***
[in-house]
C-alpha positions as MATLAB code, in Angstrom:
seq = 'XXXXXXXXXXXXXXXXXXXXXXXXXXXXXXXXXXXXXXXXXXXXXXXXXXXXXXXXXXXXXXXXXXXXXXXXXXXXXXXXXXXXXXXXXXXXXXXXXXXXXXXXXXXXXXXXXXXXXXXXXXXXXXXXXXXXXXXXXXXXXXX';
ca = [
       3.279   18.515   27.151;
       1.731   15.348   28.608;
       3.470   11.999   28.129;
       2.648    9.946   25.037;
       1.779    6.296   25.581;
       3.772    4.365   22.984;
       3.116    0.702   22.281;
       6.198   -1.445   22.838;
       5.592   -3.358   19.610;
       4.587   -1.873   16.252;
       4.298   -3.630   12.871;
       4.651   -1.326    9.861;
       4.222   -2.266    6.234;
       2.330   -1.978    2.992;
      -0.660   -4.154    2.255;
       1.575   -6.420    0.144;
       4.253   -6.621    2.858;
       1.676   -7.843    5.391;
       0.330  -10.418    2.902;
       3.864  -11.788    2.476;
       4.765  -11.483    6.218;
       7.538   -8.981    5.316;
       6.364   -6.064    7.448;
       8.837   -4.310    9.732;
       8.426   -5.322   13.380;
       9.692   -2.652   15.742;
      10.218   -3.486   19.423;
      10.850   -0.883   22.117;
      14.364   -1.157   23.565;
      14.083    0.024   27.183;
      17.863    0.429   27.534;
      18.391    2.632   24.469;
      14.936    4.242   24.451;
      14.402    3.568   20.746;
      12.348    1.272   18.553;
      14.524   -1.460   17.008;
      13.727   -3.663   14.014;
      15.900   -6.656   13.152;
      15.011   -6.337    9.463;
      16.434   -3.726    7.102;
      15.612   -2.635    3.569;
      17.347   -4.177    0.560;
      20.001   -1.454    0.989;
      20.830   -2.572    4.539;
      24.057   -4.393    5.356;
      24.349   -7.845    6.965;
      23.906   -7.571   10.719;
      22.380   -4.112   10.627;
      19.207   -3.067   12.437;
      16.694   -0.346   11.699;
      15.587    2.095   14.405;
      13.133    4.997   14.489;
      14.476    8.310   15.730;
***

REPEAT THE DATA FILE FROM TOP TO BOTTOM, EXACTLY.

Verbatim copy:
[in-house]
C-alpha positions as MATLAB code, in Angstrom:
seq = 'XXXXXXXXXXXXXXXXXXXXXXXXXXXXXXXXXXXXXXXXXXXXXXXXXXXXXXXXXXXXXXXXXXXXXXXXXXXXXXXXXXXXXXXXXXXXXXXXXXXXXXXXXXXXXXXXXXXXXXXXXXXXXXXXXXXXXXXXXXXXXXX';
ca = [
       3.279   18.515   27.151;
       1.731   15.348   28.608;
       3.470   11.999   28.129;
       2.648    9.946   25.037;
       1.779    6.296   25.581;
       3.772    4.365   22.984;
       3.116    0.702   22.281;
       6.198   -1.445   22.838;
       5.592   -3.358   19.610;
       4.587   -1.873   16.252;
       4.298   -3.630   12.871;
       4.651   -1.326    9.861;
       4.222   -2.266    6.234;
       2.330   -1.978    2.992;
      -0.660   -4.154    2.255;
       1.575   -6.420    0.144;
       4.253   -6.621    2.858;
       1.676   -7.843    5.391;
       0.330  -10.418    2.902;
       3.864  -11.788    2.476;
       4.765  -11.483    6.218;
       7.538   -8.981    5.316;
       6.364   -6.064    7.448;
       8.837   -4.310    9.732;
       8.426   -5.322   13.380;
       9.692   -2.652   15.742;
      10.218   -3.486   19.423;
      10.850   -0.883   22.117;
      14.364   -1.157   23.565;
      14.083    0.024   27.183;
      17.863    0.429   27.534;
      18.391    2.632   24.469;
      14.936    4.242   24.451;
      14.402    3.568   20.746;
      12.348    1.272   18.553;
      14.524   -1.460   17.008;
      13.727   -3.663   14.014;
      15.900   -6.656   13.152;
      15.011   -6.337    9.463;
      16.434   -3.726    7.102;
      15.612   -2.635    3.569;
      17.347   -4.177    0.560;
      20.001   -1.454    0.989;
      20.830   -2.572    4.539;
      24.057   -4.393    5.356;
      24.349   -7.845    6.965;
      23.906   -7.571   10.719;
      22.380   -4.112   10.627;
      19.207   -3.067   12.437;
      16.694   -0.346   11.699;
      15.587    2.095   14.405;
      13.133    4.997   14.489;
      14.476    8.310   15.730;